The attorney for a Nebraska middle school teacher who fled to Mexico with a student who was an illegal immigrant said Monday that the woman could be guilty of nothing except poor judgment.

James Martin Davis said that a kidnapping charge against Kelsey Peterson should be dropped because the boy went with her willingly, and that the boy shares more responsibility for their relationship and flight than authorities allege.

Peterson, 25, fled Lexington with the boy, a former student of hers, on Oct. 26. They were found in a mall parking lot in the border town of Mexicali, Mexico, on Nov. 2.

"It's my understanding he was grooming her and she wasn't grooming him," Davis said.

"I see true victims every day," he added. "This young man is no victim."

Davis also suggested that the boy — who authorities say is 13 — may actually be 16 or older — too old for a state statutory rape count to apply.

"The information I have is that he might be older," said Davis, declining to elaborate. "The kid is sophisticated. He shaves, he has a mustache. I'll be requesting his original birth certificate from the Mexican consulate. I think he had one here, but I don't know if anyone vouched for its authenticity."

A prosecutor and a relative of the boy rejected Davis' claims.

"Mr. Davis can allege what he wants. I've seen the birth certificate, and he's 13," Dawson County Attorney Elizabeth Waterman said.

"He'll be 14 in January," Laura Rodriguez, the boy's aunt, said in a phone interview. The birth certificate was issued in Mexico, she said.

As for the boy not being the victim, Rodriguez said of Peterson, "She started up with him when he was 12. She was 24. How could that happen?"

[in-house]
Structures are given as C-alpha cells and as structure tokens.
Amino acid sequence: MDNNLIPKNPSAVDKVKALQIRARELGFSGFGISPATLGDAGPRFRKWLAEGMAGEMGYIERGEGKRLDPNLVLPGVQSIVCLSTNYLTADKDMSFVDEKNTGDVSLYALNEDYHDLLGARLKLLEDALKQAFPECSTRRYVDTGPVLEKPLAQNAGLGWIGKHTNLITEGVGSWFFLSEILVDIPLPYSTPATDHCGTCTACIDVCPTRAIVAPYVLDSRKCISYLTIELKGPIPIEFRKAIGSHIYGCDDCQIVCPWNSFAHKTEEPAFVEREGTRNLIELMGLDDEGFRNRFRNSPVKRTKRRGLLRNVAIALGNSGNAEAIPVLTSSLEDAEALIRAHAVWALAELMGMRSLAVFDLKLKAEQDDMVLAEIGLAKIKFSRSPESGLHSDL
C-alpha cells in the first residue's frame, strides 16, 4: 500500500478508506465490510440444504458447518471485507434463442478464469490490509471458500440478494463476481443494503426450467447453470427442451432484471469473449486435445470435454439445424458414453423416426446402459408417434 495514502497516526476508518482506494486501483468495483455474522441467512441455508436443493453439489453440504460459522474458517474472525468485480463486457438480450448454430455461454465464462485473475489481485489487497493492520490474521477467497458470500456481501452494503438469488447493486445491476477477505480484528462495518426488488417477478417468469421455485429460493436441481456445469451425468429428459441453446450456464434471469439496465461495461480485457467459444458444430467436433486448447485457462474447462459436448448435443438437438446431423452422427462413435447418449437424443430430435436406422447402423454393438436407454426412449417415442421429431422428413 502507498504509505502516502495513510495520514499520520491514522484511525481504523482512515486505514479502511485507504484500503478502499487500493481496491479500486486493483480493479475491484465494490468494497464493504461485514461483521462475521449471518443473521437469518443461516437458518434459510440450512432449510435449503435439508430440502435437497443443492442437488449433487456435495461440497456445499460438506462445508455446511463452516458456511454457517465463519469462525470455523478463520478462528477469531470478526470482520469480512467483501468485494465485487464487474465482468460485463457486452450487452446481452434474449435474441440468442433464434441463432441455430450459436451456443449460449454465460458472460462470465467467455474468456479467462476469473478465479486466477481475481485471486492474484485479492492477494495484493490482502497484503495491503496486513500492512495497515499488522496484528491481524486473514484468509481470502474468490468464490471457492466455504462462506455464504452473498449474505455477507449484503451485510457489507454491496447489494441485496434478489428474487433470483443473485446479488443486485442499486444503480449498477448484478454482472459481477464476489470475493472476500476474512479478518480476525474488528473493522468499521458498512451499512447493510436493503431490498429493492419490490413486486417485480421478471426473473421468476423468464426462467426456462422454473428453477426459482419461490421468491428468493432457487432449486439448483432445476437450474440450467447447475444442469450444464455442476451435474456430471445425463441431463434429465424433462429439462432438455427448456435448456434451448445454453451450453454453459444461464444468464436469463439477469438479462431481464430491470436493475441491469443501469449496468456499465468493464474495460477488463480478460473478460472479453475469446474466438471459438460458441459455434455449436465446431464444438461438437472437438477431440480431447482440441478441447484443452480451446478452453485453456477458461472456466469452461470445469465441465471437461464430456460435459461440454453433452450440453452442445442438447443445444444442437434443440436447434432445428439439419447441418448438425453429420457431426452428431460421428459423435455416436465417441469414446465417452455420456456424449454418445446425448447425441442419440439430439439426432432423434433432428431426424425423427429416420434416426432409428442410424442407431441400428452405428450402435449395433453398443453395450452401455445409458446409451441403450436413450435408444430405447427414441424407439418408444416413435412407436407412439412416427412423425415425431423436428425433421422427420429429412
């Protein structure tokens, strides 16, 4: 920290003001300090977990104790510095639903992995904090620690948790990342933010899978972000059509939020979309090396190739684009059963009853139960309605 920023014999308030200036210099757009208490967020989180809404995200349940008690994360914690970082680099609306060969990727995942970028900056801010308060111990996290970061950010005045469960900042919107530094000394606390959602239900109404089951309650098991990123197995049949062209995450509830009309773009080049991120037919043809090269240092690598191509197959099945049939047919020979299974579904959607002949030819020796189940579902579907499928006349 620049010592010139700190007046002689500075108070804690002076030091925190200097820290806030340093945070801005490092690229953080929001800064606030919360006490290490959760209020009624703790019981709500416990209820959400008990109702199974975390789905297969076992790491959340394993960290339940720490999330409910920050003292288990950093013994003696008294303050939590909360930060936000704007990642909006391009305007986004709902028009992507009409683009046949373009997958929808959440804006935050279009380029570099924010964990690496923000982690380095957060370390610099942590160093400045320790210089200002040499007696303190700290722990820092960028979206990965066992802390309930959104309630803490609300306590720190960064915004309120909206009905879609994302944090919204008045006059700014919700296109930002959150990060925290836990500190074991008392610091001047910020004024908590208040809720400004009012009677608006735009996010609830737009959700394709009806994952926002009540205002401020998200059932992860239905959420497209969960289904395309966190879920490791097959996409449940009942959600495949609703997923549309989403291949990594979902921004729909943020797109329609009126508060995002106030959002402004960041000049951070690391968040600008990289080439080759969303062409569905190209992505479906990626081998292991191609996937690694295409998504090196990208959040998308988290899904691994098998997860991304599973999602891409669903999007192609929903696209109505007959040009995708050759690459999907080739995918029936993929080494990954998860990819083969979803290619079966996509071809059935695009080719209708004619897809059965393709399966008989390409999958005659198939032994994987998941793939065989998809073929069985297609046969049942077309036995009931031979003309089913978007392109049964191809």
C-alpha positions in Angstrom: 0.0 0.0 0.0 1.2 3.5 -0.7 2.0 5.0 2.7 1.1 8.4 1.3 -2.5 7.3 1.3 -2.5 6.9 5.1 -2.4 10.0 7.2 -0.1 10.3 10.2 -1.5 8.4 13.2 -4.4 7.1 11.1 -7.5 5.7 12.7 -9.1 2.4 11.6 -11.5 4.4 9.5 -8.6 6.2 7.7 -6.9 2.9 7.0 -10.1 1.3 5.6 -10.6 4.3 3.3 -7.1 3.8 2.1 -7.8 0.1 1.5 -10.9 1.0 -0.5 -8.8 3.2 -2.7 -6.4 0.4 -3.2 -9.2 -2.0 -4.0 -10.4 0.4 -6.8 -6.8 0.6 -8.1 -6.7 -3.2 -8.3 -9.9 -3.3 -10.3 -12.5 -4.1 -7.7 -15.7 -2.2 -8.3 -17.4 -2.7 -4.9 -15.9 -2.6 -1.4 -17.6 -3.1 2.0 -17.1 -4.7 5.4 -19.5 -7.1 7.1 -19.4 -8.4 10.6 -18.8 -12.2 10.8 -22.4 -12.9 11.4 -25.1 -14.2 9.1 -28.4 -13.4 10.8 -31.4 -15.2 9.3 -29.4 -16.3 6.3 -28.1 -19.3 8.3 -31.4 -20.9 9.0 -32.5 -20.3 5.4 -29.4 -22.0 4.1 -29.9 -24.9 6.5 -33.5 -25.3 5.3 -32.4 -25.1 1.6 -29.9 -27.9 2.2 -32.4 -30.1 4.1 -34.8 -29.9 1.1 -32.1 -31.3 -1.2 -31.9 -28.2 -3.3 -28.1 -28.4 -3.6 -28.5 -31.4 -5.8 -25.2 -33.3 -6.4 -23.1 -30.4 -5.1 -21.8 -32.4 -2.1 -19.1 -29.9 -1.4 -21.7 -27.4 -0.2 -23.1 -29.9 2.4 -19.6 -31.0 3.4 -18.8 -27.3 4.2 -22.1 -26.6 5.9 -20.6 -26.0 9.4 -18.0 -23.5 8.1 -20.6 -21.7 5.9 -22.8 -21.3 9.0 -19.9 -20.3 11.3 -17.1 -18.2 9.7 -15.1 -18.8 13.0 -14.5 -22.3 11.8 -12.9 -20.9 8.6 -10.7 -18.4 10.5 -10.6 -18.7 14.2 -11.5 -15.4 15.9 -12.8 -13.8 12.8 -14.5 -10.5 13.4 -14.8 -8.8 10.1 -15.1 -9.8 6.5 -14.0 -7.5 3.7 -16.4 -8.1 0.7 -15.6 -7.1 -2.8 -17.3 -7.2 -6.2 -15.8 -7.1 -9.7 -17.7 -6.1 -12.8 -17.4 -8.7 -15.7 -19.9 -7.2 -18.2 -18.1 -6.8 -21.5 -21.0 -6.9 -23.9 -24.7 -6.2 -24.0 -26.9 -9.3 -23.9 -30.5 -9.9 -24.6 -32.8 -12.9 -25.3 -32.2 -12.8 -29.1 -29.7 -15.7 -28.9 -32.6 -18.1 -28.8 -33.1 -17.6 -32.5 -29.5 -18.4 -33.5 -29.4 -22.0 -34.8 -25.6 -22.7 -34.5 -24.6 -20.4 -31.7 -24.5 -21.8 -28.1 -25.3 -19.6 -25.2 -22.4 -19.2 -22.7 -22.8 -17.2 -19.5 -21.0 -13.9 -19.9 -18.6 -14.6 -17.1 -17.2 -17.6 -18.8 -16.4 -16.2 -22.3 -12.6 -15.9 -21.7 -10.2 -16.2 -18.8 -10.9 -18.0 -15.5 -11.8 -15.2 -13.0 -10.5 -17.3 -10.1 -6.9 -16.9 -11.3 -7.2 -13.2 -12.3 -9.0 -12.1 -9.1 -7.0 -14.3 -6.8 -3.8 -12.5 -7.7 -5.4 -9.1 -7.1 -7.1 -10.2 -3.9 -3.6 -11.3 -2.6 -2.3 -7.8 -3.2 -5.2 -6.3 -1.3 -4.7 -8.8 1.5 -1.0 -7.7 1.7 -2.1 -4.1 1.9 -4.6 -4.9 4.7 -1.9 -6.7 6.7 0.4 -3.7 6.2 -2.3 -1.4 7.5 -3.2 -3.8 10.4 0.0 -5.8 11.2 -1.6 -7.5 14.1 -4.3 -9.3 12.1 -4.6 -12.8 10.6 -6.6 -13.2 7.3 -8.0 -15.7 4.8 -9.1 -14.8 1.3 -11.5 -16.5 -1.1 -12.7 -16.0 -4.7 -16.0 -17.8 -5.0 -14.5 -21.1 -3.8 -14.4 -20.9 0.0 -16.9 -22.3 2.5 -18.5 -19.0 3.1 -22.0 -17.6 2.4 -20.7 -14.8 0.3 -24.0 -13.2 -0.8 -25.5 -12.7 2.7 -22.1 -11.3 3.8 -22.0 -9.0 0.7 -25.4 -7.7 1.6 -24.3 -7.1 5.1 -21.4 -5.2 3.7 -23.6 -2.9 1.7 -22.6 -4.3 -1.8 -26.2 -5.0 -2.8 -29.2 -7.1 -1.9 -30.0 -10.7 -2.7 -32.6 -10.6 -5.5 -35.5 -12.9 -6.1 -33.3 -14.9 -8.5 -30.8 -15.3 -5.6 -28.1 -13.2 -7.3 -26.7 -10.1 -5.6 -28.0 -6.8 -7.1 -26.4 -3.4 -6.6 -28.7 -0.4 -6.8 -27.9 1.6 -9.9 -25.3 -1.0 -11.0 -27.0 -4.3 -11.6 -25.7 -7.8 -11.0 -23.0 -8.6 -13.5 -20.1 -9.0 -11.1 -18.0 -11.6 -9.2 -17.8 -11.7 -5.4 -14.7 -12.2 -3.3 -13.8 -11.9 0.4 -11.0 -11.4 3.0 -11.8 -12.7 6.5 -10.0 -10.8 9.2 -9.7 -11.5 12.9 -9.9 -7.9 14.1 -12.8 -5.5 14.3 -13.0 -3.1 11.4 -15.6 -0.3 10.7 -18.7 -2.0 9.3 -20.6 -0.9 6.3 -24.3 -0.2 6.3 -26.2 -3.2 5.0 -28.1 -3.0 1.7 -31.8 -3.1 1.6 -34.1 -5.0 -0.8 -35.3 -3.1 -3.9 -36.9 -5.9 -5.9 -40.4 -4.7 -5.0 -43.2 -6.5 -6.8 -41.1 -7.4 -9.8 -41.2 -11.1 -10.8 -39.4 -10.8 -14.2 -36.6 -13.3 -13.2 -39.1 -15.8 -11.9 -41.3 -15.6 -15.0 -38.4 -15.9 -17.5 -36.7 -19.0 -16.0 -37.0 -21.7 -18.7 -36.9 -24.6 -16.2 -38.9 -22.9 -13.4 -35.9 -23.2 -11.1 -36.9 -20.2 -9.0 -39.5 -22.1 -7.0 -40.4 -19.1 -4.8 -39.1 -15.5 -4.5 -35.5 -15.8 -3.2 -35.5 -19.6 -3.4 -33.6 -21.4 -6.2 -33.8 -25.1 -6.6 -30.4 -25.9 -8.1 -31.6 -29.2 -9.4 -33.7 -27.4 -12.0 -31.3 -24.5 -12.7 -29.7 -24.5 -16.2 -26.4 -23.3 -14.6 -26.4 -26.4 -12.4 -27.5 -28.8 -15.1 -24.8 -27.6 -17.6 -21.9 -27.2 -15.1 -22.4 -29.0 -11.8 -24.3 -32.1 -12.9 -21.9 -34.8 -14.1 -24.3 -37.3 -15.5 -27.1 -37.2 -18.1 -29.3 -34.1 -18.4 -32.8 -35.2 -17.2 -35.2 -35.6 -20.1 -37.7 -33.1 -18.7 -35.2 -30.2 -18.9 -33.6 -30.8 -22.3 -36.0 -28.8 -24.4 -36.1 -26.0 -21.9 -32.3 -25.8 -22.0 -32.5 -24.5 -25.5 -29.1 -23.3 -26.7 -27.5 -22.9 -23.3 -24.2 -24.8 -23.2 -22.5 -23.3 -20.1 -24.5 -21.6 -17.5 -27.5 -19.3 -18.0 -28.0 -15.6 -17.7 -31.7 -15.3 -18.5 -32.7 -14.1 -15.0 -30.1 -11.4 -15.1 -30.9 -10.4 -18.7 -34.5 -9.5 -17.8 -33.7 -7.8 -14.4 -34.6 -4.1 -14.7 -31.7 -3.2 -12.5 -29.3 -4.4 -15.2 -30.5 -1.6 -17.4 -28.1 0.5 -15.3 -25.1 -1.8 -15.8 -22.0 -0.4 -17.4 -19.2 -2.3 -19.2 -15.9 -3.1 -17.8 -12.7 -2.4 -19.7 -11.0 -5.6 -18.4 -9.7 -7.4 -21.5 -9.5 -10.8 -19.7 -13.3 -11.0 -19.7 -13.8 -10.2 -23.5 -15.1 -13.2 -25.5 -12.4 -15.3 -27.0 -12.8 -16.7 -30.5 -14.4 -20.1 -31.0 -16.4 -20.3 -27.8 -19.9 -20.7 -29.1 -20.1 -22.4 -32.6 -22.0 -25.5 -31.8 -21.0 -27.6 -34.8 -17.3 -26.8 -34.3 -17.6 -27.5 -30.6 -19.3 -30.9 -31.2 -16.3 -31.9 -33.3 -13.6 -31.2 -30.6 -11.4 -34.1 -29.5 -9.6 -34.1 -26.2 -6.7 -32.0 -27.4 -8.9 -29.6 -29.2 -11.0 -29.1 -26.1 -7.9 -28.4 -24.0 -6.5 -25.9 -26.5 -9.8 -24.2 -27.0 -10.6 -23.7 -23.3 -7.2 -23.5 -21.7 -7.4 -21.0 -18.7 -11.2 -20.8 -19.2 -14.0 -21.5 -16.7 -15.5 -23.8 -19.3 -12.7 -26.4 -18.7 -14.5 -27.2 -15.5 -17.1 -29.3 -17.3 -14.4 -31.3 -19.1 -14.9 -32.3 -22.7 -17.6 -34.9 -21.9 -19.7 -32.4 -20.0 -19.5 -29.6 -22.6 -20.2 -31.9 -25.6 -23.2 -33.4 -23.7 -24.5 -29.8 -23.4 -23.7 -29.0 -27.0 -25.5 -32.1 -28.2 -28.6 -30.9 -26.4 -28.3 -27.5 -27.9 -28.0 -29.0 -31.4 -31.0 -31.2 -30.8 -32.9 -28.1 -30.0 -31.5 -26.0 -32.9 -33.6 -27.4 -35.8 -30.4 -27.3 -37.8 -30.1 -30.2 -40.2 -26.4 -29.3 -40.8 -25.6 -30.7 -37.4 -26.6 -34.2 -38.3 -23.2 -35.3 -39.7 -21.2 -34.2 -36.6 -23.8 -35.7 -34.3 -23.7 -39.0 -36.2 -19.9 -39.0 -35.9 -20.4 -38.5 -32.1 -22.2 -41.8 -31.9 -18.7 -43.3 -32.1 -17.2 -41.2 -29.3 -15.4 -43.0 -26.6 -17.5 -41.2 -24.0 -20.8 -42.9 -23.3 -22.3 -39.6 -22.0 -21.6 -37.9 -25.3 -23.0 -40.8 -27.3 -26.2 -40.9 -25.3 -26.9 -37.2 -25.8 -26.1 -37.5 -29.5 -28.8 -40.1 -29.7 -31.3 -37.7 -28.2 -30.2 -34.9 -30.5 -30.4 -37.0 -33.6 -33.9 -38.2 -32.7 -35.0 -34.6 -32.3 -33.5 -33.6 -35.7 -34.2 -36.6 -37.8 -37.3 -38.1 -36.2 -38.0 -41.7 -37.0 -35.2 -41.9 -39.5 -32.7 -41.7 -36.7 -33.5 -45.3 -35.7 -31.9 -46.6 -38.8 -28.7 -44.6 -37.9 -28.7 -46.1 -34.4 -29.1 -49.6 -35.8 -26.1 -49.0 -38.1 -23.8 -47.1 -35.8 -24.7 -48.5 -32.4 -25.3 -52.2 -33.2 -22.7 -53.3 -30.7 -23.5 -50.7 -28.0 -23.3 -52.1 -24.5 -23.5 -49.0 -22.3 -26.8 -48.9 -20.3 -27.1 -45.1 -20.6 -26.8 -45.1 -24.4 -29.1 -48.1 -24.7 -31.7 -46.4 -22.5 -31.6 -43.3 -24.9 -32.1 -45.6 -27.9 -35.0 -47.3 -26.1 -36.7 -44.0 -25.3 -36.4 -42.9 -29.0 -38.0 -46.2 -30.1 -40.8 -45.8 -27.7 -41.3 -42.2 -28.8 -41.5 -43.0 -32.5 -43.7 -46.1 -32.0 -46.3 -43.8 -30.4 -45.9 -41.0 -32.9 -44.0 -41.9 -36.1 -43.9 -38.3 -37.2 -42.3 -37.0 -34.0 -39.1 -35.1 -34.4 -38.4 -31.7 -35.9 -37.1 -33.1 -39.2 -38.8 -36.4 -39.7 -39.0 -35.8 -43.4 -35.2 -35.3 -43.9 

Peterson faces a federal charge of crossing state lines to have sex with a minor, which is punishable by 10 years to life in prison and a $250,000 fine. A judge denied bail for her last week.

She also has been charged in Dawson County with felony counts of kidnapping and child abuse and contributing to the delinquency of a minor.

Peterson was recently moved from a federal detention center in El Centro, Calif., to one in San Diego and will be returned to Nebraska in seven to 21 days, Davis said.

"She understands what she did, and that she didn't exercise the best judgment in leaving," Davis said. "I'm not trying to exonerate Kelsey. I want to make sure she's treated fairly."

Davis declined to say whether Peterson told him she and the boy had sex. The boy, in an interview with The Associated Press last week, said they had sex twice.

The boy also said that it was Peterson's idea to go to Mexico, but that he went along with it to see relatives and to get away from his problems.

The boy remains in Mexico because of his immigration status but might be able to return to Nebraska, at least temporarily, if he is granted a "U" visa. The visas are used to encourage illegal immigrants to report crimes against them.

"To prove their case, they have to have him come back here," Davis said. "They're going to have to cut him some deal to have him testify. In exchange for the promise of bringing him into the country, he may be anxious to please them and do what they say."

Davis said the federal charge against Peterson shouldn't stand because she fled to Mexico not to have sex, but "to flee what was happening in Lexington." Shortly before Peterson and the boy left, she had been put on paid leave while school officials investigated complaints about their relationship.